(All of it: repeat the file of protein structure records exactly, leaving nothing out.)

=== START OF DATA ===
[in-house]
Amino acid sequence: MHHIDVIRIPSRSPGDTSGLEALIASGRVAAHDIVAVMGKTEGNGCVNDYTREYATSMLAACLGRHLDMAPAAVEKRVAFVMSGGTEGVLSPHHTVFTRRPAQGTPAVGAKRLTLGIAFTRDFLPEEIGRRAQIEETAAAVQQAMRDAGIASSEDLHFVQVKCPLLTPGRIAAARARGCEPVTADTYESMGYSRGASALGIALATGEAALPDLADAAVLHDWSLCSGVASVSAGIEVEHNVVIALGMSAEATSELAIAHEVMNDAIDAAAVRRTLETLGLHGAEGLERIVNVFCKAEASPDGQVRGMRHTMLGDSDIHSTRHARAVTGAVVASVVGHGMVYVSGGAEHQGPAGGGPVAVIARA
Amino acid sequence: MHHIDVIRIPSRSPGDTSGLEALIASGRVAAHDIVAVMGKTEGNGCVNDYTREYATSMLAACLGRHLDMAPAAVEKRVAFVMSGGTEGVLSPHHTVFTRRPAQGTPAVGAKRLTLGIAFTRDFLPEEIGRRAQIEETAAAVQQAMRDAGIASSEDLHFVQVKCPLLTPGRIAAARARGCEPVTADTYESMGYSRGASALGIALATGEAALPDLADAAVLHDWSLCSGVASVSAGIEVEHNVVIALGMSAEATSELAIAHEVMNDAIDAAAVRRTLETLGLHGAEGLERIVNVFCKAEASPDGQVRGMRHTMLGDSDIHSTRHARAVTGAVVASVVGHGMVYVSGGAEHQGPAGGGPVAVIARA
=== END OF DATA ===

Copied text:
[in-house]
Amino acid sequence: MHHIDVIRIPSRSPGDTSGLEALIASGRVAAHDIVAVMGKTEGNGCVNDYTREYATSMLAACLGRHLDMAPAAVEKRVAFVMSGGTEGVLSPHHTVFTRRPAQGTPAVGAKRLTLGIAFTRDFLPEEIGRRAQIEETAAAVQQAMRDAGIASSEDLHFVQVKCPLLTPGRIAAARARGCEPVTADTYESMGYSRGASALGIALATGEAALPDLADAAVLHDWSLCSGVASVSAGIEVEHNVVIALGMSAEATSELAIAHEVMNDAIDAAAVRRTLETLGLHGAEGLERIVNVFCKAEASPDGQVRGMRHTMLGDSDIHSTRHARAVTGAVVASVVGHGMVYVSGGAEHQGPAGGGPVAVIARA
Amino acid sequence: MHHIDVIRIPSRSPGDTSGLEALIASGRVAAHDIVAVMGKTEGNGCVNDYTREYATSMLAACLGRHLDMAPAAVEKRVAFVMSGGTEGVLSPHHTVFTRRPAQGTPAVGAKRLTLGIAFTRDFLPEEIGRRAQIEETAAAVQQAMRDAGIASSEDLHFVQVKCPLLTPGRIAAARARGCEPVTADTYESMGYSRGASALGIALATGEAALPDLADAAVLHDWSLCSGVASVSAGIEVEHNVVIALGMSAEATSELAIAHEVMNDAIDAAAVRRTLETLGLHGAEGLERIVNVFCKAEASPDGQVRGMRHTMLGDSDIHSTRHARAVTGAVVASVVGHGMVYVSGGAEHQGPAGGGPVAVIARA